9) from Jan P. Dennis review of  cd on January 29, 2004 – 

Format: Audio CD   IN BDS PRESS/REVIEWS

Leader Royal Hartigan ranks among the absolute greatest of contemporary percussionists. Thoroughly familiar with nearly the entire scope of world drumming and percussion musics–everything from Native American, to East Asian, to South Pacific, to West African, to South Indian–Hartigan has found a group of players entirely sympathetic to his massive world music canvas and produced a landmark disk. Of course, it helps that he has spent a lifetime studying and playing everything from bebop to funk to blues to gospel to reggae to hip-hop to African to Afro-Latin styles.
Seeking to situate a variety of native percussive musics in their natural state, yet overlain with a sophisticated jazz-world vibe, Hartigan has produced a disc of uncanny depth and spirituality.

Wielding a startling variety of percussion instruments, including drums, cymbals, rattles, gankogui, axatse, dondo, kulintang, babandir, agung, and dabakan, Hartigan weaves a thoroughly mesmeric sound signature, ]]] which his playing mates–Kevin McNeal (guitar), David Bindman (tenor and alto sax, flute, clarinet), and Wes Brown (contrabass)–completely lock into.
Listen. This is one of the, if not THE, greatest music discoveries I’ve ever made. If you have even the slightest affinity for hip, sophisticated world-jazz, you MUST listen to this…

…unbelievably transcendent music. Absolute highest recommendation. 

10) from review of blood drum spirit by greg taylor VINE VOICE on March 14, 2004

Hartigan is a great drummer and band leader.

What is really amazing is not only how he has mastered and incorporated all of the traditional drums into his drum kit but also how he has brought that knowledge of traditional non-Western drum traditions and put it to use within the context of jazz drumming. 

 Hartigan’s work is a true world jazz.

And behind it all is that vastly powerful universal drum experiment that is Hartigan. In short this is the sort of powerful straight-ahead jazz CD that makes people like me love jazz.

This is a superb CD and one that deserves to be more widely heard. These are first rate musicians playing with a passion, intelligence and a social purpose…This one is not to be missed.

An Absolute Necessity

11)  from Music Gallery (reviewing the blood drum spirit CD)

It takes us on an enchanting journey through the sights and sounds…..from various cultures, usually with royal’s master drumming as the central force. More West African, Juba, Native American, Inuit, Papago and Saguaro cultures inspire our journey through the lands of our ancestors. Besides the consistently creative rhythm team….. David Bindman’s tenor and alto sax play splendid inspired jazz solos throughout. A supreme offering!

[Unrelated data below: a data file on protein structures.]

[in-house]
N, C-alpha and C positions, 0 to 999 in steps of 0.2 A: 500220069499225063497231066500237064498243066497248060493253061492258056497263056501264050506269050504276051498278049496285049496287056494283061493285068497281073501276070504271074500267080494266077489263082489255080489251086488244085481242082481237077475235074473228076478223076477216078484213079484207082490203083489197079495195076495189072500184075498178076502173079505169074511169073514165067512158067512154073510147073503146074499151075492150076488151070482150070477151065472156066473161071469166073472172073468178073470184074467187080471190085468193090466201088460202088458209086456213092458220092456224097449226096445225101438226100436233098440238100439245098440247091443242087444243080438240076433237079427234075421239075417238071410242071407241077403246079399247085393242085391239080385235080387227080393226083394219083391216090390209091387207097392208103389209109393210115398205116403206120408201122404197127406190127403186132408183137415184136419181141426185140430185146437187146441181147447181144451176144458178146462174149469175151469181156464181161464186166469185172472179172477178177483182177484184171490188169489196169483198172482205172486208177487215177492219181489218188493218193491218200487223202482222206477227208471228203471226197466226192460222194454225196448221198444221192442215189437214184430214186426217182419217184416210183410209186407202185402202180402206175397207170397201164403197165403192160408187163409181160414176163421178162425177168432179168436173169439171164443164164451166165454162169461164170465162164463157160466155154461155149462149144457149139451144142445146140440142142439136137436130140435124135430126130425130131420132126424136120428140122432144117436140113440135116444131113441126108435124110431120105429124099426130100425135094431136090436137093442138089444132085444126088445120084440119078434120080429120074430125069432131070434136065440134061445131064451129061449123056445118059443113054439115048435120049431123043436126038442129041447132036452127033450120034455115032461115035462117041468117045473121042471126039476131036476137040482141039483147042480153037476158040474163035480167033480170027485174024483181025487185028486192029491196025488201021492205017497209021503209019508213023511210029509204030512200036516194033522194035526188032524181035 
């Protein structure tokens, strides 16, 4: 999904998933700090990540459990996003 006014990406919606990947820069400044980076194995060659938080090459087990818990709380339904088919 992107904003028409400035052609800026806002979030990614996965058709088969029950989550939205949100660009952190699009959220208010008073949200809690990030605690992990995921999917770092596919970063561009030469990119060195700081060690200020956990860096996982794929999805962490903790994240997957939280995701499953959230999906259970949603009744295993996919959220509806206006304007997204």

Selected items – 

From reviews – 

1)  Review by David Dupont (five stars) in the All Music Guide *****

…..hartigan integrates elements of the music of Ghana, India, and the Philippines as well as Native Americans into his compositions, using them to express his long-standing interests in multiple time signatures and polymeter. Unlike those who use world music as an exotic flavor, hartigan integrates these influences deep within the structure of his pieces, which are an expression of a world view that goes beyond music….they soar high, lifted by the thermal currents supplied by hartigan and bassist Wes Brown.

2)  from Some Ecstatic Elsewhere by

Peter O’Leary Nathaniel Mackey with royal hartigan & Hafez Modirzadeh

Strick: Song of the Andoumboulou 16-25

Spoken Engine Co., 1995

….. percussionist royal hartigan – who plays an array of instruments; the jazz player’s drum kit is one small portion …..hartigan employs a set of Chinese opera drums, clappers, and cymbals toward establishing a dramatic, Noh-like ambiance …..a three-dimensional aural text……cross-cultural otherness is elaborated in hartigan’s insistent patterns beat out on the dondo, a West African string tension, double-headed, hourglass shaped drum. hartigan emphasizes the West African milieu of Mackey’s poem with his playing, syncopating his beat with a similar cross-culturality…..

3)  from the Active Musician Website – IN BDS QUOTES

royal’s work…..will provide drum set players with a ‘new’ vocabulary based on some of the oldest and most influential rhythms in the world.

4) from review of hafez modirzadeh’s cd live art the magic triangle (at umass Amherst concert 31 march 2016) – FULL REVIEW BELOW IN ‘OTHER GROUPS’ REVIEWS

Bobby Bradford/Hafez Modirzadeh (NoBusiness) 

by Clifford Allen 

Hartigan adds a sensitive tumble balanced between background and mid-level surge. A tap dancer and skilled in the use of his hands, Hartigan unfurls a stripped-down and economical web of beats at the beginning of “Wadsworth Falls”…

1)  Kofi Ghanaba (‘Son of Ghana’)

royal hartigan has committed himself to living the music of the peoples of Africa and African America. He lives with our brothers and sisters in villages in our homeland, eats our food, dances and drums with heart. Whatever he does in his playing and sharing….is from his whole being and is the real thing.

2) Music reviewer Ken Waxman: IN BDS QUOTES

…..hartigan …..combines non-Western rhythms with a standard jazz quartet to

create a series of impressive originals …..hartigan brings forth a powerful

Africanized beat…. –

3) Korean American choreographer, dancer, and musician Peggy Myo-yong

Choy, Madison WI, 2001 – IN BDS QUOTES PAGE

…..consummate drummer royal hartigan is a wizard who synthesizes his

expertise in West African and Korean rhythms with jazz drumming.

4) Wesleyan Professor emeritus and legendary ethnomusicologist David Park McAllester, Monterey, MA, 2002